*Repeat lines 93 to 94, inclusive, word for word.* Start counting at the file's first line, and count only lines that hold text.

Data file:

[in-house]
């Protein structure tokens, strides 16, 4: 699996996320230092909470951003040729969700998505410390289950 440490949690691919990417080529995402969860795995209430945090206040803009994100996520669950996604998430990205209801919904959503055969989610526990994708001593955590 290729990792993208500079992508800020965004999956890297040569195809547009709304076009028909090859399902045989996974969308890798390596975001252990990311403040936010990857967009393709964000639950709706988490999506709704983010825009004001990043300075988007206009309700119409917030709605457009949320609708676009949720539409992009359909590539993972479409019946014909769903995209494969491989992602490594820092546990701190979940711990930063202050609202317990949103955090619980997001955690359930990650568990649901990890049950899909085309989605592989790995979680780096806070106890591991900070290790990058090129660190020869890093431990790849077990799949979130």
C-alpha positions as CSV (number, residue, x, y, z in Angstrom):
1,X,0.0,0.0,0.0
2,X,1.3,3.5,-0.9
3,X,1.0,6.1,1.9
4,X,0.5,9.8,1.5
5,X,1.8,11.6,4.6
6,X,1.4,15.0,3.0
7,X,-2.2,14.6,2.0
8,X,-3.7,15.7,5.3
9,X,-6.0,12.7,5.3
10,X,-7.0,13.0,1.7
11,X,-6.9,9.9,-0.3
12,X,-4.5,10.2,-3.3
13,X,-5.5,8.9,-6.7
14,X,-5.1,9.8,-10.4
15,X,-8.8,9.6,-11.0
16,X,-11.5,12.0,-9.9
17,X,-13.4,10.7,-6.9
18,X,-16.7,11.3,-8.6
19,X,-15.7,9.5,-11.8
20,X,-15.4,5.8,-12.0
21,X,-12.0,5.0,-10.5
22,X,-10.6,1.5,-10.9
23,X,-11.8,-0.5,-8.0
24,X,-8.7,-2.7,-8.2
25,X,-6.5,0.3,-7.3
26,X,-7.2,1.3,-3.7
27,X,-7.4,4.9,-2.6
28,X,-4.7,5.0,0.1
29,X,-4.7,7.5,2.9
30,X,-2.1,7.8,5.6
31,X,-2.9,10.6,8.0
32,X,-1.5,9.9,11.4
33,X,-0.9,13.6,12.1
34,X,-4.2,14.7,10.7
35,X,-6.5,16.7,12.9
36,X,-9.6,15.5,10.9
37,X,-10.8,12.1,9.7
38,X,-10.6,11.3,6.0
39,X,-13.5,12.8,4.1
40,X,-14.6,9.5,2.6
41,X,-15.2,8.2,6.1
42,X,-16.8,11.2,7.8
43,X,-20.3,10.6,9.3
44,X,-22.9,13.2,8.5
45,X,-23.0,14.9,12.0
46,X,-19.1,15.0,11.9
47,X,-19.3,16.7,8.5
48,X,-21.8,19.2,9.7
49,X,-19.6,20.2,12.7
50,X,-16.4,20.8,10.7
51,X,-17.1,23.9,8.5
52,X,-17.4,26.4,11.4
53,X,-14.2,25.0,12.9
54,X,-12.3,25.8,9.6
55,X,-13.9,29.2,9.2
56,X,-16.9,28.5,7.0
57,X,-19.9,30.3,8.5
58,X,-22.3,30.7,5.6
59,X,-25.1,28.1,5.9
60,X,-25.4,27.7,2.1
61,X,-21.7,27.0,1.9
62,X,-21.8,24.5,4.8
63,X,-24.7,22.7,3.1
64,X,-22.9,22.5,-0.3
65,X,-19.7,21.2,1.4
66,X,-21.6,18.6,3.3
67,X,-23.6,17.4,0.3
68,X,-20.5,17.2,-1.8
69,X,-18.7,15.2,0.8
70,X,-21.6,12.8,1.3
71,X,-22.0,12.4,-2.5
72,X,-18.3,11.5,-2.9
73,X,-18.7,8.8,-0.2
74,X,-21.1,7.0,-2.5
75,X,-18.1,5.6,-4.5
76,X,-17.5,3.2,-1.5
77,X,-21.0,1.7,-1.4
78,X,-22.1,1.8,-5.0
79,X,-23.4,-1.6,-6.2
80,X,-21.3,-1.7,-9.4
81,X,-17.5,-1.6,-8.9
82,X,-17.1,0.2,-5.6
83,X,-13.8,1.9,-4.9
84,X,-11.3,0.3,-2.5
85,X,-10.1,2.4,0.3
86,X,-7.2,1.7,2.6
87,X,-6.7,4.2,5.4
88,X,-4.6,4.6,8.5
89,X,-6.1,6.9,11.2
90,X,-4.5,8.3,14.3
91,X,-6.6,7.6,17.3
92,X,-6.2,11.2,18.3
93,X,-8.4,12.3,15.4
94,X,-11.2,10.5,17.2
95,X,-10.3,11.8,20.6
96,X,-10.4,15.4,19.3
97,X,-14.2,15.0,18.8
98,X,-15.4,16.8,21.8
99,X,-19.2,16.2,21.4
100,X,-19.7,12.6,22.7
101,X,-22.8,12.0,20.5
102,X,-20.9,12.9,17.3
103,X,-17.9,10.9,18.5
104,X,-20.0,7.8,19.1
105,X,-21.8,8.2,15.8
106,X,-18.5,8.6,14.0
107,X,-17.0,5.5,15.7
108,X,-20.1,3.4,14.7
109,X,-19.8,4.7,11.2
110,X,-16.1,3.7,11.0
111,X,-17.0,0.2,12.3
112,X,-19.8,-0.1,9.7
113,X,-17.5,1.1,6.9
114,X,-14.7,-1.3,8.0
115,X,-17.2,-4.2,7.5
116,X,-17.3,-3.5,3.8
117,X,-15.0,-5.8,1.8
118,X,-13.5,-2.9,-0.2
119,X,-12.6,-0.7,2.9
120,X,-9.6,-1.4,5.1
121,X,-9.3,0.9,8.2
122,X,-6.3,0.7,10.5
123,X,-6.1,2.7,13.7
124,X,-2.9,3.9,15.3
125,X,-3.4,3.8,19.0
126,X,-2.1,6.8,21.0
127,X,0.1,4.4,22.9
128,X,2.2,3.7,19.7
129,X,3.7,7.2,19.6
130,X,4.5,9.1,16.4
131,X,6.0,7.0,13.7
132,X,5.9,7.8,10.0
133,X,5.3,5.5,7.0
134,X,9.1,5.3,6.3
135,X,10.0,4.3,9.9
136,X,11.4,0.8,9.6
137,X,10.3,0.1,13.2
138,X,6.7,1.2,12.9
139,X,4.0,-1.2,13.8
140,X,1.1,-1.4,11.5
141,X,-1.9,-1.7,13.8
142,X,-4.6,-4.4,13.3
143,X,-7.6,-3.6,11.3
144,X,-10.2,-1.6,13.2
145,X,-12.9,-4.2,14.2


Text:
90,X,-4.5,8.3,14.3
91,X,-6.6,7.6,17.3